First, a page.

Poland was a country in near financial ruin during the Communist era. It is now the sixth largest economy in the European Union (the “EU”). Major Polish cities now feel like any other European city: flashy cars driving past pristine buildings, the latest fashions being sold in shops, suited workers hitting the pavement. So robust is the Polish economy that it was the only one in the EU to avoid a recession through the 2007–08 economic downturn.
It would therefore be incumbent for any financial professional to consider investing in the country if it has not already done so. Litigation finance is no different.
Litigation finance is where a third-party funder agrees to finance all or part of the legal costs of a claimant’s litigation. A return is only collected by the funder in the event of a successful outcome. If the case is lost, the loss is the funder’s alone. It is therefore a form of non-recourse finance.
Sounds easy? It is.
When a case is introduced to a funder, a high level legal and economic analysis is undertaken. If the analysis is positive, the funder will then provide indicative commercial terms.
Upon acceptance of the funding terms, the funder and the claimant/law firm will enter a period of exclusivity during which the funder undertakes further diligence of the claim.
The funder will particularly consider: the merits of the claim, the lawyer’s strategy for a successful resolution, the estimated damages, the creditworthiness of the defendant and the enforcement ability of the case.
Finally, once this assessment has been carried out, the claim will be submitted to the Investment Committee for approval. Upon approval and execution of finance documents, the funding is deployed to the lawyer’s client account. Since this all sounds so positive and easy, why hasn’t there been a rush of litigation finance into Poland?
Unfortunately for the Polish court system, it is not known for its speed. While according to official statistics, the average duration of court proceedings in the first instance in Poland amounted to seven months in 2020 – we all know that statistics can be skewed. These statistics, for example, include accelerated proceedings where a payment order (nakaz zapłaty) is made by the Court on the basis of a few specific documents in a matter of weeks – it is a quick and preliminary enforceable judgement and its inclusion in the statistics necessarily brings down the average. Most practitioners actually find that cases last several years.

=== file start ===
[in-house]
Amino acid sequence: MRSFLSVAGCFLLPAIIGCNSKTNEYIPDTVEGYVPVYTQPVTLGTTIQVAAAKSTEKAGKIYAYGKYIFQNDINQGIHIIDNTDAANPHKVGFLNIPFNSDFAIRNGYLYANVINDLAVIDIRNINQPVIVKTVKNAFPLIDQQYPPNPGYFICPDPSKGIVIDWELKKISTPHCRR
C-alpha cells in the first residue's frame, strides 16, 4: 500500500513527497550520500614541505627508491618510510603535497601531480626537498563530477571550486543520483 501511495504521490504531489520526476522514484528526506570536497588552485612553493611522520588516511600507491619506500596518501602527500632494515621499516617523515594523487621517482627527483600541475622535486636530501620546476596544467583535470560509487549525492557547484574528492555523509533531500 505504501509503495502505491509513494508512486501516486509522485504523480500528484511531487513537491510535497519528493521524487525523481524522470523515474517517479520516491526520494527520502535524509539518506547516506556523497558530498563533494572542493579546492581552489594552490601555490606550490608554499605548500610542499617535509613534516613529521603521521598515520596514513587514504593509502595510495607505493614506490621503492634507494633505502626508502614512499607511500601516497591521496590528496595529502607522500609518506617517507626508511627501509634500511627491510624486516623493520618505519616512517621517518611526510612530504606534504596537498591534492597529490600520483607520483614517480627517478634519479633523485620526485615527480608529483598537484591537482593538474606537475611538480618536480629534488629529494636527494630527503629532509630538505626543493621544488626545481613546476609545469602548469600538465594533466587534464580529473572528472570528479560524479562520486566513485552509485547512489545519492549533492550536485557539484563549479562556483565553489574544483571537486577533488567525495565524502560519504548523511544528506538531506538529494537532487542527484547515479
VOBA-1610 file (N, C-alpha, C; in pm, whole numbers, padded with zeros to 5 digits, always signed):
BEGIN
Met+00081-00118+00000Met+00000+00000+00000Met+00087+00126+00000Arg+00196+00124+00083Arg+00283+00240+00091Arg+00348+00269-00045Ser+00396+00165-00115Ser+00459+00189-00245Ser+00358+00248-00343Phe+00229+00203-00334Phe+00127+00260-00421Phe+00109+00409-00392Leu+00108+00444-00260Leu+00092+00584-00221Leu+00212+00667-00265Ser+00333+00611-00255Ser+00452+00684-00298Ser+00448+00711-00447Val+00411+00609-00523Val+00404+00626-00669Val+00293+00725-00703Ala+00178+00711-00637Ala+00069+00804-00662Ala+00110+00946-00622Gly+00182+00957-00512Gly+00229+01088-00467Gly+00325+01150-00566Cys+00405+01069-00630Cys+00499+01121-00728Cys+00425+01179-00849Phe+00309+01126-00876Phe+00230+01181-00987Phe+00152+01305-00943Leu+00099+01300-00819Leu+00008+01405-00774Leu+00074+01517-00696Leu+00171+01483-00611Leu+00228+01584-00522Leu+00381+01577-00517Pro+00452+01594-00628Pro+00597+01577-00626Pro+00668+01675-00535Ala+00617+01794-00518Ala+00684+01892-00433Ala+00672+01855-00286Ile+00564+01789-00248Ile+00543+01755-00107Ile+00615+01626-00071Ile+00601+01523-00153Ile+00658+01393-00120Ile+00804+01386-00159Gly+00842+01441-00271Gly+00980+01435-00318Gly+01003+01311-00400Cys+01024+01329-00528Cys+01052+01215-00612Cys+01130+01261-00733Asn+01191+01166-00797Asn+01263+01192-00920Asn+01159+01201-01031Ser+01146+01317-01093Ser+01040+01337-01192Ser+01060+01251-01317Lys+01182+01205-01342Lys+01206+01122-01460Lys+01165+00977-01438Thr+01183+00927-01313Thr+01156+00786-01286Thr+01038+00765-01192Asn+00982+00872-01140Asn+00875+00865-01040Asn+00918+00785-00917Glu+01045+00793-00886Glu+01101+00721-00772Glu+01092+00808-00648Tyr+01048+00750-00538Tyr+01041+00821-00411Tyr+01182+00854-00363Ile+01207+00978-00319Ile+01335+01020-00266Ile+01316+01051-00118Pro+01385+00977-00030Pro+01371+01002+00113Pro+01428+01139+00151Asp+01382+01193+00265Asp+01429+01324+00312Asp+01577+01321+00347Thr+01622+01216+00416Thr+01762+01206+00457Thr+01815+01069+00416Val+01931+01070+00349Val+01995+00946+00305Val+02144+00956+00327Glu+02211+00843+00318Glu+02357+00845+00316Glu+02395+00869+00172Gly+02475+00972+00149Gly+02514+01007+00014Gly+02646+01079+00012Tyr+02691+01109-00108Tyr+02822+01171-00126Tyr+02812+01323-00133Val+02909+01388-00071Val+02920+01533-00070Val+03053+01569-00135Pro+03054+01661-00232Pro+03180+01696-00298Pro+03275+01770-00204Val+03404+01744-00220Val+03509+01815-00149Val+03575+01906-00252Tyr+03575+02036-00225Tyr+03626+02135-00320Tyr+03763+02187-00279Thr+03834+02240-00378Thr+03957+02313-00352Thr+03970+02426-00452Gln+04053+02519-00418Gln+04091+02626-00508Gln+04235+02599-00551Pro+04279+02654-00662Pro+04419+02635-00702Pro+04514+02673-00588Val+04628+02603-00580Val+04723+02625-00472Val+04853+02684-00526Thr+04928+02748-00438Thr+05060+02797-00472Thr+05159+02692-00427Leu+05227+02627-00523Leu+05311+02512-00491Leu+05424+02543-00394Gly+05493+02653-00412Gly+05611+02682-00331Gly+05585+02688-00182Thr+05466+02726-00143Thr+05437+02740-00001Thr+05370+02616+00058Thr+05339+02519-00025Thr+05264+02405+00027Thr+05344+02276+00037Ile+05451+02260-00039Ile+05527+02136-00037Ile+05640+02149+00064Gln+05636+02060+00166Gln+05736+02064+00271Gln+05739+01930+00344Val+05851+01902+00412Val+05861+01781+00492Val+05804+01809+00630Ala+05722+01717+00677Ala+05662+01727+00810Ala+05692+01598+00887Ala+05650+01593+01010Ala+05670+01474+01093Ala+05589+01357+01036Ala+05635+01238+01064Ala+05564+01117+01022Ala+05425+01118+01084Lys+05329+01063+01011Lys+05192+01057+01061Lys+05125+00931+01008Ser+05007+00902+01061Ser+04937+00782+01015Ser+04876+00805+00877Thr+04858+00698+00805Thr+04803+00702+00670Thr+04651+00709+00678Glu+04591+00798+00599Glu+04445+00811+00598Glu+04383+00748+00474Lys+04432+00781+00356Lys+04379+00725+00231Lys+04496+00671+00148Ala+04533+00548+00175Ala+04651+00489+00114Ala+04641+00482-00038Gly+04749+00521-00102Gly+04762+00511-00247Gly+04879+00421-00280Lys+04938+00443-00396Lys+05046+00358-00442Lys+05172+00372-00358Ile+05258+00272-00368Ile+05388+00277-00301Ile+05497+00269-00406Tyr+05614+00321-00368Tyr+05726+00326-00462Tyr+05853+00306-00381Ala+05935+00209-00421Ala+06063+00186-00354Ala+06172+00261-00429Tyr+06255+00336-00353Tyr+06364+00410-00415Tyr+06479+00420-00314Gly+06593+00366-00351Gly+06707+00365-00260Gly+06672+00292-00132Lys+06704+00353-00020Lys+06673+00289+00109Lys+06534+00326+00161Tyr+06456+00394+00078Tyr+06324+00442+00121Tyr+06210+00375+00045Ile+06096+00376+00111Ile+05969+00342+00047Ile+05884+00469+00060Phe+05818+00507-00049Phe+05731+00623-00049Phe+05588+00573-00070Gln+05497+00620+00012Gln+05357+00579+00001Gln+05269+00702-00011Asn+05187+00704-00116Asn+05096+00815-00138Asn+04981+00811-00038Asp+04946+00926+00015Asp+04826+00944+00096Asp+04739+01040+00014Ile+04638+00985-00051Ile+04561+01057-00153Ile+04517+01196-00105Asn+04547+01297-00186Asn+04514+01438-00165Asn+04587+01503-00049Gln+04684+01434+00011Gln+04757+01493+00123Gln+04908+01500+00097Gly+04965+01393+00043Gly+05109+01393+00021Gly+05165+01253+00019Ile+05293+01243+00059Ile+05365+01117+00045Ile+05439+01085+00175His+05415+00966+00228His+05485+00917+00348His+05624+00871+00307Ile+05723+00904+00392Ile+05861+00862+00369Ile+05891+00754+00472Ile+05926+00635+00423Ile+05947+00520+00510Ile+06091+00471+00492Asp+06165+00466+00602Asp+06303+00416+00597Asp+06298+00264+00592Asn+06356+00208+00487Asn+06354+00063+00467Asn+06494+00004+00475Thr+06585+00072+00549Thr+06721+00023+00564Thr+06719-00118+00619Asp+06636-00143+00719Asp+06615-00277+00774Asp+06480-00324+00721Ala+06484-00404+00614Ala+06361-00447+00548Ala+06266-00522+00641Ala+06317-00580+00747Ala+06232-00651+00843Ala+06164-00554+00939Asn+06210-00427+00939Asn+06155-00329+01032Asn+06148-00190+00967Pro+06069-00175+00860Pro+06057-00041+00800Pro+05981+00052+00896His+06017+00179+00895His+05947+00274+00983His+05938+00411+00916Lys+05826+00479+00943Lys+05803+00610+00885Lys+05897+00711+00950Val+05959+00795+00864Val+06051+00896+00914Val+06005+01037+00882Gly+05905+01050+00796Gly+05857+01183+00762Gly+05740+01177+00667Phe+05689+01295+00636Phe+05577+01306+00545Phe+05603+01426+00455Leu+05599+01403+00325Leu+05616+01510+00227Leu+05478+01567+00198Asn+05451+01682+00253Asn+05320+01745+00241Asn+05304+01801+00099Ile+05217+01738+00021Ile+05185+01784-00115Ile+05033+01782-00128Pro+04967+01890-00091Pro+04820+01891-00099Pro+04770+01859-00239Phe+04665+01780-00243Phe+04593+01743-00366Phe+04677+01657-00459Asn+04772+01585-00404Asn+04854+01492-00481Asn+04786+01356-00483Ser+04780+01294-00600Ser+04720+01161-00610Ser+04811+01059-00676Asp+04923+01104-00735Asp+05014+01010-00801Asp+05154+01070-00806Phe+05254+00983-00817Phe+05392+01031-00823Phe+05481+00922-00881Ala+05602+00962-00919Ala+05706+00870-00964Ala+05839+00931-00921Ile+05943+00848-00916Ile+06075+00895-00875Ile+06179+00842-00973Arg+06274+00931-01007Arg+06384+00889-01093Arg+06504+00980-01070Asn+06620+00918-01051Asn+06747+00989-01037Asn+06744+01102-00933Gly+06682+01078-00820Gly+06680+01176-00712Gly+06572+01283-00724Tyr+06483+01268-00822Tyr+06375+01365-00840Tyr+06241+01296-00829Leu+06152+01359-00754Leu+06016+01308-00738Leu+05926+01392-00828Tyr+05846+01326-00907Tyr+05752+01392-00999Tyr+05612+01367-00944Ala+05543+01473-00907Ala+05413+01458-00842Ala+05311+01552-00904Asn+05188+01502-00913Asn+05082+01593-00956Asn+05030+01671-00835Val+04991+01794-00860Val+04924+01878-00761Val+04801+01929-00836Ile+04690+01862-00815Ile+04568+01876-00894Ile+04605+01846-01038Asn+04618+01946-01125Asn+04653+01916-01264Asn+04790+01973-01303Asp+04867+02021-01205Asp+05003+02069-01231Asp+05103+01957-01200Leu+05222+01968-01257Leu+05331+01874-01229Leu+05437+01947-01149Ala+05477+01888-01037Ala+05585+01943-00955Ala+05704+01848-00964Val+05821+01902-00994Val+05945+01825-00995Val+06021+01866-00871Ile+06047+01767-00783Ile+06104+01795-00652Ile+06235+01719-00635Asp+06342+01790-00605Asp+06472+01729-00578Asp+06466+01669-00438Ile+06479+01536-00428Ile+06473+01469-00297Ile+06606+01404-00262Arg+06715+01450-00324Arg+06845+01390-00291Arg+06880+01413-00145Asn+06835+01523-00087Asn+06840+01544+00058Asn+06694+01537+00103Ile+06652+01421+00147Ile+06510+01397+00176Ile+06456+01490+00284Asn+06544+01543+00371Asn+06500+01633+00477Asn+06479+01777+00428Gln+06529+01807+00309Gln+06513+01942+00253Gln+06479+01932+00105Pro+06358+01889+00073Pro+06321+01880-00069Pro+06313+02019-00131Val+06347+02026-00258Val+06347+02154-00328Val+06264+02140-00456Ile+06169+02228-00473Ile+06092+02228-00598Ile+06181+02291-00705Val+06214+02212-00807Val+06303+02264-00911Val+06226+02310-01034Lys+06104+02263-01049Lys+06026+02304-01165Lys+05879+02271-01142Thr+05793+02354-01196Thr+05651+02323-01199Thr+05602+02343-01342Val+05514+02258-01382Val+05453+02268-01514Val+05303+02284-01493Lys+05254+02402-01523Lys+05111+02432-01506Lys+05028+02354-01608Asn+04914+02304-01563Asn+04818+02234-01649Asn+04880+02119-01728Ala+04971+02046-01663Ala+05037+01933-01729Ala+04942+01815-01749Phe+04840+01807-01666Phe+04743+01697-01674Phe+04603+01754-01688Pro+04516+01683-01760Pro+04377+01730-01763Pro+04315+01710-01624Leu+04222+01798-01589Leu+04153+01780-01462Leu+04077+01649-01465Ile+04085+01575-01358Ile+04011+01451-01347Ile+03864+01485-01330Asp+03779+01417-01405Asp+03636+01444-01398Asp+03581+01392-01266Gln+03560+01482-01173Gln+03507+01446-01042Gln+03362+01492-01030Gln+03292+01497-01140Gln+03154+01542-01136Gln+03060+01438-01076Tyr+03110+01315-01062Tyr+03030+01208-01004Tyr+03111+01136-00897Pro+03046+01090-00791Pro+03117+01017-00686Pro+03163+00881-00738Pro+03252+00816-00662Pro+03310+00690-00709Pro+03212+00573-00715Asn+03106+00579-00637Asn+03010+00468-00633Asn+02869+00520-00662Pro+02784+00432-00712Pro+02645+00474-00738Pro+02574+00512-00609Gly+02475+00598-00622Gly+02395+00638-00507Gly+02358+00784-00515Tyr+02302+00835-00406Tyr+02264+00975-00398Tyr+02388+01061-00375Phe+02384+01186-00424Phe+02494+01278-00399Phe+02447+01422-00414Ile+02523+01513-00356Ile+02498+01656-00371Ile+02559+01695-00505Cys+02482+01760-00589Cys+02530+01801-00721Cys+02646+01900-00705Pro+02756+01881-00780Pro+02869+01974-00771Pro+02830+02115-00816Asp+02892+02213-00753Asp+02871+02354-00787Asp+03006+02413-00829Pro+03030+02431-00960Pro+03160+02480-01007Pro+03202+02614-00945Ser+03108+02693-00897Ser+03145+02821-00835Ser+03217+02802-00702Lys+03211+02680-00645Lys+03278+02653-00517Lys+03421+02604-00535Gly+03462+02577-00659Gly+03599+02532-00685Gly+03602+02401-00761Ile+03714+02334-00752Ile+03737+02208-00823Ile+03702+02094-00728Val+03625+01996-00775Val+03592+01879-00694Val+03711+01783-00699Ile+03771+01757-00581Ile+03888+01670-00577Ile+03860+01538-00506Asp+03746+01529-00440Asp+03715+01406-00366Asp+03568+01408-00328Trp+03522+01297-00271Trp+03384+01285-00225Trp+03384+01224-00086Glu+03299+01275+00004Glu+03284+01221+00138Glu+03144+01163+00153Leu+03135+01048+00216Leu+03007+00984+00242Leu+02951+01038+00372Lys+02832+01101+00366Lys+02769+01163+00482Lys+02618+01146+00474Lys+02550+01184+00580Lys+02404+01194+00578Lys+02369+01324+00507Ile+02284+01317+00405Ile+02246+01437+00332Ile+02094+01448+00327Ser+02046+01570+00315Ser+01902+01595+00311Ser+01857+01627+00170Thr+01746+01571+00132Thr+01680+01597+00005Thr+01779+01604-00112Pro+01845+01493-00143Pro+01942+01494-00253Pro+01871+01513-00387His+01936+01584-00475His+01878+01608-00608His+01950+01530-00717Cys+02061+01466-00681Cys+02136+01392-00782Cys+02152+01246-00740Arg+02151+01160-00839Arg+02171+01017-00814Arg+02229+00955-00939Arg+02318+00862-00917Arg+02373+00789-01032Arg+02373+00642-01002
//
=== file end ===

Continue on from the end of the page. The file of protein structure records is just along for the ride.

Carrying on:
Also, once a preliminary judgement is awarded, Polish law permits an automatic right appeal with no leave required. Polish procedure further allows full appeals which means that the case is re-heard in its entirety on appeal. Despite significant court fees, appeals are therefore filed very often, thereby delaying final judgement even further.
It is not uncommon for court cases to rumble on for 5 to 7 years. This isn’t something that funders are keen on: they typically like to see returns within a couple of years, but can wait 4 or 5 years for a fantastic return. Anything more makes a funder query whether the investment is worthwhile or whether there are better opportunities elsewhere.
Anyone bringing a proposal to a funder about investing in litigation in Poland therefore needs to present a realistic timeline for an eventual (and final) resolution. Funders can devise creative ways of pricing cases and can offset risk into their investments, but they need to be certain of the most likely resolution outcome. It is vital, therefore, for duration to be at the forefront of a claimant’s/law firm’s mind when seeking funding.
The next blog our Investing in Poland series looks at judicial instability and the critical questions in a funder’s decision making process.